Michael Thomsen, Ph.D., Invested in Inaugural Governor Sidney S. McMath Endowed Chair in Obesity Prevention

By Benjamin Waldrum

“To be entrusted with this endowment is the honor of my career,” said Thomsen. “But it is more than that, and it is bigger than me. It is a gift that amplifies our ability to work together as an institution, and it is a responsibility to give back and make a difference for good in the lives of Arkansans.”

Thomsen joined UAMS in 2021 as a professor and director of the Center for the Study of Obesity in the UAMS College of Public Health. Thomsen’s research emphasizes the interface between the food distribution system and human health. His work has improved understanding of environmental contributors to excess weight gain among Arkansas children and has helped identify student populations at high risk for childhood obesity. He is also studying the role of nutrition programs in addressing food insecurity and improving diet and health outcomes.

An endowed chair is among the highest academic honors a university can bestow on a faculty member. A chair is established with gifts of at least $1 million, which are invested and the interest proceeds used to support the educational, research and clinical activities of the chair holder. Those named to a chair are among the most highly regarded scientists, physicians and professors in their fields.

Thomsen and family

Thomsen with members of his family (from left to right): wife Judith Wang and daughters Amanda and Sophia Thomsen.Bryan Clifton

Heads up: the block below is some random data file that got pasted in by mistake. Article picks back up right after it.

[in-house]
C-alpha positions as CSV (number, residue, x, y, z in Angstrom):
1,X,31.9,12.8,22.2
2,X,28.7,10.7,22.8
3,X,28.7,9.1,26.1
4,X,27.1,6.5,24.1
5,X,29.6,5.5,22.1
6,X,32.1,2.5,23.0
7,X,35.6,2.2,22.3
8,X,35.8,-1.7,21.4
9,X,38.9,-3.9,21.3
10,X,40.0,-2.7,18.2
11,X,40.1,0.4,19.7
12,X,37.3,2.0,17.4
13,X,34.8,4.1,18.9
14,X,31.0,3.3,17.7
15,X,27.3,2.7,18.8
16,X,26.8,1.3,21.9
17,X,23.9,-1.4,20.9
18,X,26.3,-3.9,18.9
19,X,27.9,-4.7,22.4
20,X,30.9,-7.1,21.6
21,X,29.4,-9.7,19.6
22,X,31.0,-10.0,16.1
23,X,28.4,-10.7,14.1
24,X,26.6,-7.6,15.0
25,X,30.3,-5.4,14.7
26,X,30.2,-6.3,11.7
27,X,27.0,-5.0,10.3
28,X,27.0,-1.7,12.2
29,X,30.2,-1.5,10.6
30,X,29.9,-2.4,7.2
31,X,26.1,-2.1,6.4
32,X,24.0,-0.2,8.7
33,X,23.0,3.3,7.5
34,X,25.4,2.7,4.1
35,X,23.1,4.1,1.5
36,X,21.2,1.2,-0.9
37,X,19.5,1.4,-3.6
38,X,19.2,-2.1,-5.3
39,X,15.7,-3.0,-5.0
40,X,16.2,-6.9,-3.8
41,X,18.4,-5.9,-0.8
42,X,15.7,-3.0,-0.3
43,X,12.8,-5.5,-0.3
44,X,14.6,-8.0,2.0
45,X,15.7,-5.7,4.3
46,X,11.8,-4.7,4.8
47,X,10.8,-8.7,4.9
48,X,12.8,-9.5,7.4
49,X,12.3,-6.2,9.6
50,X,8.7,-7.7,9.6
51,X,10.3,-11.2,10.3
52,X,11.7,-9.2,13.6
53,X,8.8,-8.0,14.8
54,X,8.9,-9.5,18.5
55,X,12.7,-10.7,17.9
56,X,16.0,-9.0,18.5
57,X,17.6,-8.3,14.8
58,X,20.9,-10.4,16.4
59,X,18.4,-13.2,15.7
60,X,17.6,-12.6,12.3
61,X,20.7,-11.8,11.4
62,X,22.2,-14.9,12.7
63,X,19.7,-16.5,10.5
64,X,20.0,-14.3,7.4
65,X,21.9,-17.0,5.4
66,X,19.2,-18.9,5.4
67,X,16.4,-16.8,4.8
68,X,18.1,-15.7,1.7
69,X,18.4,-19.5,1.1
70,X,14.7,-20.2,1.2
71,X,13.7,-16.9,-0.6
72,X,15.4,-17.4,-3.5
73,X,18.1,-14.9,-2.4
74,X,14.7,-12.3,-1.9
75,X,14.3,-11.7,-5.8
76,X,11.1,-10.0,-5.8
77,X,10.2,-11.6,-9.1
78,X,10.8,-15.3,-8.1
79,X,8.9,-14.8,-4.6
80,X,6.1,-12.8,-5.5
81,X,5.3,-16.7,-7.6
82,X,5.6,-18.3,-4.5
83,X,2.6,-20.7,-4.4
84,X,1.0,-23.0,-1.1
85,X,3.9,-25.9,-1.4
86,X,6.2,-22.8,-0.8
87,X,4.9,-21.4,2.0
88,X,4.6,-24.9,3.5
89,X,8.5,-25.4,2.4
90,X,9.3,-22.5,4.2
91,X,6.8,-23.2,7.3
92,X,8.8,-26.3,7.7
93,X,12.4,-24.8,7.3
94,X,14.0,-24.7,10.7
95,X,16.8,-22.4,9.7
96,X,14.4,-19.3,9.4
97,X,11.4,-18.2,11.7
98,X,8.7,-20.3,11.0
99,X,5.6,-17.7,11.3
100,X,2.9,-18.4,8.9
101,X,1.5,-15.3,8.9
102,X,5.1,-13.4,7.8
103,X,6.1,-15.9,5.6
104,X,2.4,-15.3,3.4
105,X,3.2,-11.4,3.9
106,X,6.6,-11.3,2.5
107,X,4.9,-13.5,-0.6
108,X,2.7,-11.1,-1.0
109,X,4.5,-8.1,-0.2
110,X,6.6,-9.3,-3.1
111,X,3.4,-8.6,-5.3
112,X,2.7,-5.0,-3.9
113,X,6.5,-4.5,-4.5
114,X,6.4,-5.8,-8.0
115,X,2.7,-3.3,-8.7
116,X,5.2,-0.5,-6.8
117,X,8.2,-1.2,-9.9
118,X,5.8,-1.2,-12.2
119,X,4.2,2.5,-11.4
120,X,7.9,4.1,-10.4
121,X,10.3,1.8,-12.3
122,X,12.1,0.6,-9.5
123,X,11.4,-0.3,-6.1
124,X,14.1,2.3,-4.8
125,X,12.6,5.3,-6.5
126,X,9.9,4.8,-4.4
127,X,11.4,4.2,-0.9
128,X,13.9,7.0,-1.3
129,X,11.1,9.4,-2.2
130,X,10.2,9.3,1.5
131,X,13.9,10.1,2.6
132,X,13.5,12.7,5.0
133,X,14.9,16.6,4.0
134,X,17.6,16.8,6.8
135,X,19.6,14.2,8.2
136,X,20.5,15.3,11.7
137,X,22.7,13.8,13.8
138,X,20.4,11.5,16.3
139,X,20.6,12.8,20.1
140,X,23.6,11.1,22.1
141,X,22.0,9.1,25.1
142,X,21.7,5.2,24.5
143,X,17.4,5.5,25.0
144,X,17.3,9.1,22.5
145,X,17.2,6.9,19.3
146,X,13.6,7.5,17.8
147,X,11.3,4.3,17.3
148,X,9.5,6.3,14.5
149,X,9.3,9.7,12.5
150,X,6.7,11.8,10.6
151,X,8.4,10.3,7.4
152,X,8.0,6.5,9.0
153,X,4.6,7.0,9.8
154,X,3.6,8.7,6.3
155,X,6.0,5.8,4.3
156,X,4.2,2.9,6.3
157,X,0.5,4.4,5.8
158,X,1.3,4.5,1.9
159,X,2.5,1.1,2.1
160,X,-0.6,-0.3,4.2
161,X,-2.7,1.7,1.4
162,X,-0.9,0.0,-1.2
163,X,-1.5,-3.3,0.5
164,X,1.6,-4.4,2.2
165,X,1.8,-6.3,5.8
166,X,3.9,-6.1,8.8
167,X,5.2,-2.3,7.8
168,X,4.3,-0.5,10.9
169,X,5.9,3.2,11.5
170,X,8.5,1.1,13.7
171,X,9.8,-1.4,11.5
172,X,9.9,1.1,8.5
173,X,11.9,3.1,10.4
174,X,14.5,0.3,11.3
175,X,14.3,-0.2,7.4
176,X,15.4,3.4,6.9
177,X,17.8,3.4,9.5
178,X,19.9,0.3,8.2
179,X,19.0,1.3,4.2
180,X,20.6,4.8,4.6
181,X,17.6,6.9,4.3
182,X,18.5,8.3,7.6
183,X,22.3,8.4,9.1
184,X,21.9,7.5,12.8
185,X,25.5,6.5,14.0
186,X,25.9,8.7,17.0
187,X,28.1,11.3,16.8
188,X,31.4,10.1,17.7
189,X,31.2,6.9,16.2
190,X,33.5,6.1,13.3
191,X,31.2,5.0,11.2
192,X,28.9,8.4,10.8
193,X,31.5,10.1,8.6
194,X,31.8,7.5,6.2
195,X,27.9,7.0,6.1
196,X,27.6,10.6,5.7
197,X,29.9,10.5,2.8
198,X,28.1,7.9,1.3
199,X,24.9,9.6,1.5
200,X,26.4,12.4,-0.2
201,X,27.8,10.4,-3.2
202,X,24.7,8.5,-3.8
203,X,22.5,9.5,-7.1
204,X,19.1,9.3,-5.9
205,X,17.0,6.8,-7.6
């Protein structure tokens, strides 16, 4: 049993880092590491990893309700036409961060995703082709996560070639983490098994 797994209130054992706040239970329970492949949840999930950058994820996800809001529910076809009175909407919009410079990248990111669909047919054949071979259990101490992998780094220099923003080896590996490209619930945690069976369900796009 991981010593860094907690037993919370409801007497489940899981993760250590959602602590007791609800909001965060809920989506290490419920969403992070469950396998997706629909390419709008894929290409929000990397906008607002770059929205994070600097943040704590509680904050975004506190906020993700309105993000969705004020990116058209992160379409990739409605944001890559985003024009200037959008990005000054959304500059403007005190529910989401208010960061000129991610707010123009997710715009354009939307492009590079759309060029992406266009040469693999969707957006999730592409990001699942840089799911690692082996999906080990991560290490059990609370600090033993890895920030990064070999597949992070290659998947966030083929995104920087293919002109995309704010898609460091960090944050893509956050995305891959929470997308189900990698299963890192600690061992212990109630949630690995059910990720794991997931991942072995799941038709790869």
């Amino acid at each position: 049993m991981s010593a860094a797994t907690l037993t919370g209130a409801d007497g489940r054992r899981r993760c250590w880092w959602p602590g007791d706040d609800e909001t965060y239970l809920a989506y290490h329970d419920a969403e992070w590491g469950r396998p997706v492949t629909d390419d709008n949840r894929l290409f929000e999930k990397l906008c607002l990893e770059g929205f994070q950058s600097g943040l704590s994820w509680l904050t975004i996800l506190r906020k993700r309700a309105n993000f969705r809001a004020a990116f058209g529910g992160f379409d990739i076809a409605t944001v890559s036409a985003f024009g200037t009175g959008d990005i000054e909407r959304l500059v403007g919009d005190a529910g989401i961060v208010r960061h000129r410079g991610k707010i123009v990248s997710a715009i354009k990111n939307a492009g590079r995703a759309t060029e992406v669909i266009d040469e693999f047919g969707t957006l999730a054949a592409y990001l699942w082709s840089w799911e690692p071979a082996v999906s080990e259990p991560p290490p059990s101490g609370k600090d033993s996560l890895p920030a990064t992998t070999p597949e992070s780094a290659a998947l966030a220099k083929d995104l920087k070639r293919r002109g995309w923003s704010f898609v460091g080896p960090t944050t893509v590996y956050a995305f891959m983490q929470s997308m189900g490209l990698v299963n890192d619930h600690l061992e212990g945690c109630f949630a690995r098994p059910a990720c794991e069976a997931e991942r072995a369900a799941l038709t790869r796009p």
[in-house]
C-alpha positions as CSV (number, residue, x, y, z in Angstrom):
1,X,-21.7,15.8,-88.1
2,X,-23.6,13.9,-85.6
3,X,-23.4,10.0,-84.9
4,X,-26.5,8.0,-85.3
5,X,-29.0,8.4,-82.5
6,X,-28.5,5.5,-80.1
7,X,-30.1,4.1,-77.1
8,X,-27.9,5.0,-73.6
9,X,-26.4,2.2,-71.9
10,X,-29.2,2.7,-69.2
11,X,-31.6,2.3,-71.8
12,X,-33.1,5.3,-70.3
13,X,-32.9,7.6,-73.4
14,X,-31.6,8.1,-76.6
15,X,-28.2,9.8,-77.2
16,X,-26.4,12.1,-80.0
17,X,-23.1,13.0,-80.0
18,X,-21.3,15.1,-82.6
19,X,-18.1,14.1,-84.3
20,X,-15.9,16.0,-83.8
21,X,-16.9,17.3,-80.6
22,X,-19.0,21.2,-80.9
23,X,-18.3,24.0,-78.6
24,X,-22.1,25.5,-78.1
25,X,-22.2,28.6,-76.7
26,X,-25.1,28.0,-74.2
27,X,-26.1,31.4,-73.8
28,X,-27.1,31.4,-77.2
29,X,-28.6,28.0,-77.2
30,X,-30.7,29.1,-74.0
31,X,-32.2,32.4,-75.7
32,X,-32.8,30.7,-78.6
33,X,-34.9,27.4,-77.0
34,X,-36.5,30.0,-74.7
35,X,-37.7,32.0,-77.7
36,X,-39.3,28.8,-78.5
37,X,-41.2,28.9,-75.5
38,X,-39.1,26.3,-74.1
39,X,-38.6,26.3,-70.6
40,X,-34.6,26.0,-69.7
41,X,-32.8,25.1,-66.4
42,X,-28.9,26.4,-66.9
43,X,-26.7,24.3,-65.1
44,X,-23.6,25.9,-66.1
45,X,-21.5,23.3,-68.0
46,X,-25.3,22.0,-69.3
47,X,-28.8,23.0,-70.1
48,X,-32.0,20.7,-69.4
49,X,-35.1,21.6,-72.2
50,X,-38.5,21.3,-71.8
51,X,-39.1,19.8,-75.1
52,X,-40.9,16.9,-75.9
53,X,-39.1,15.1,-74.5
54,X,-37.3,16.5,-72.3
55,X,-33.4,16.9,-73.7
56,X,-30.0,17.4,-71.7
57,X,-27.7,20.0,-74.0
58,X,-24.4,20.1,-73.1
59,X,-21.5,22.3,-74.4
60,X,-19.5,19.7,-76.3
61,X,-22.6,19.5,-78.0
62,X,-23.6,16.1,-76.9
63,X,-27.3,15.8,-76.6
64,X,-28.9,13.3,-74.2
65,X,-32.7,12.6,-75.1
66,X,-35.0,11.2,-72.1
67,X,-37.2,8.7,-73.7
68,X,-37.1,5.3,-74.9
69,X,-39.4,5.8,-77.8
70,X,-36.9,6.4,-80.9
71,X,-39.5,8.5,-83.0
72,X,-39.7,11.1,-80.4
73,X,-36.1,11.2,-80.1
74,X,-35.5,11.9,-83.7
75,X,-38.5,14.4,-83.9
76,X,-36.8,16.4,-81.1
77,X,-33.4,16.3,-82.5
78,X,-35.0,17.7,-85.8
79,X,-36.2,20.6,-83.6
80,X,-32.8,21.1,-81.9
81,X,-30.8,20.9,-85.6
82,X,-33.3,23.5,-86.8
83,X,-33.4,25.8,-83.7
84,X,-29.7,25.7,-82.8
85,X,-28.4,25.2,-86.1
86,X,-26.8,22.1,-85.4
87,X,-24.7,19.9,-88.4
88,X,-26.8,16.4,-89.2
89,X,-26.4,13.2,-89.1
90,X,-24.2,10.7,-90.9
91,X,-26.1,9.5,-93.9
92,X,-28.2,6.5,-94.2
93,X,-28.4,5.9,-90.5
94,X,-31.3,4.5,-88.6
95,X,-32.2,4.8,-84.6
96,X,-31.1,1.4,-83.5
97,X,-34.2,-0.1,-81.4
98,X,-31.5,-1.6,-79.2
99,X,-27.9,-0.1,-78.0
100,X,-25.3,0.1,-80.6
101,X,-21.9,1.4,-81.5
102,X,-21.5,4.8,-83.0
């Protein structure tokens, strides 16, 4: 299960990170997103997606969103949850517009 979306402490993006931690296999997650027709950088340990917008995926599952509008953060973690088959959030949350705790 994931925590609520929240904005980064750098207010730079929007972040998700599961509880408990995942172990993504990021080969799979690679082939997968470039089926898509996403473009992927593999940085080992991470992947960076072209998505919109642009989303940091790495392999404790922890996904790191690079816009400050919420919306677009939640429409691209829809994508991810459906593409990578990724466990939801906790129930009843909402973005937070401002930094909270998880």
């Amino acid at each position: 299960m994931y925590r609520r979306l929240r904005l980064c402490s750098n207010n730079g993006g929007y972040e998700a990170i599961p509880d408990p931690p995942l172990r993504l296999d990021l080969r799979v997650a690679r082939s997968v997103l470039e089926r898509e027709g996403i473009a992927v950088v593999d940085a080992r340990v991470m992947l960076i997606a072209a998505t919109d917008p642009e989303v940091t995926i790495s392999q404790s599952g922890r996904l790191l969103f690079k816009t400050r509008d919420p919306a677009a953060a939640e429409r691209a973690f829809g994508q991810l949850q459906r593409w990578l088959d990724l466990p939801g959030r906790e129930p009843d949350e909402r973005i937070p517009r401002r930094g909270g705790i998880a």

“I’d like to extend my congratulations to Dr. Thomsen for his accomplishments, which have merited this honor,” said Stephanie Gardner, Pharm.D., Ed.D., senior vice chancellor for academic affairs, provost and chief strategy officer. “And I’d like to offer a special thanks to those here today that made this chair a reality.”

The Governor Sidney S. McMath professorship was created from settlement funds obtained by the McMath Woods Law Firm in a health-related, multistate lawsuit.

McMath, governor of Arkansas from 1949 to 1953, is viewed by many as father of the modern-day UAMS because of his advocacy of a 2-cent cigarette tax to build University Hospital, now UAMS Medical Center, and to move the campus from MacArthur Park to its West Markham site.

The chair was established with a $1 million donation from the McMath Woods Law Firm to foster and enhance research related to obesity, to contribute to the development of the Center for the Study of Obesity in the UAMS College of Public Health, and to provide leadership for the development of a plan to address Arkansas’ major nutrition and diet-related problems.

McMath, who died in 2003, was a native of Columbia County, a graduate of the University of Arkansas at Fayetteville and a decorated veteran of the Pacific theater in World War II. He would become a leading figure in the Southern reform movement, making major contributions in race relations, labor relations, rural electrification and other matters that helped Arkansans.

“Governor McMath understood how issues like a lack of electricity were limiting people’s lives,” said Thomsen. “He developed and led successful efforts to connect the citizens of our state to a broader world of opportunity. As an attorney, he advocated for laws that addressed inequity, and he used the law to benefit those who needed and deserved help.”

The former governor’s efforts were crucial to the construction of the UAMS campus and the neighboring State Hospital, as well as the establishment of the UAMS Department of Psychiatry.

“The Governor Sidney S. McMath Chair in Obesity Prevention is a fitting tribute to his legacy,” said Mark Williams, Ph.D., dean of the College of Public Health. “Obesity is one of, if not the most important chronic condition in Arkansas. We expect Dr. Thomsen will be an exemplary scientific leader at UAMS and in the Fay W. Boozman College of Public Health, and throughout the state of Arkansas.”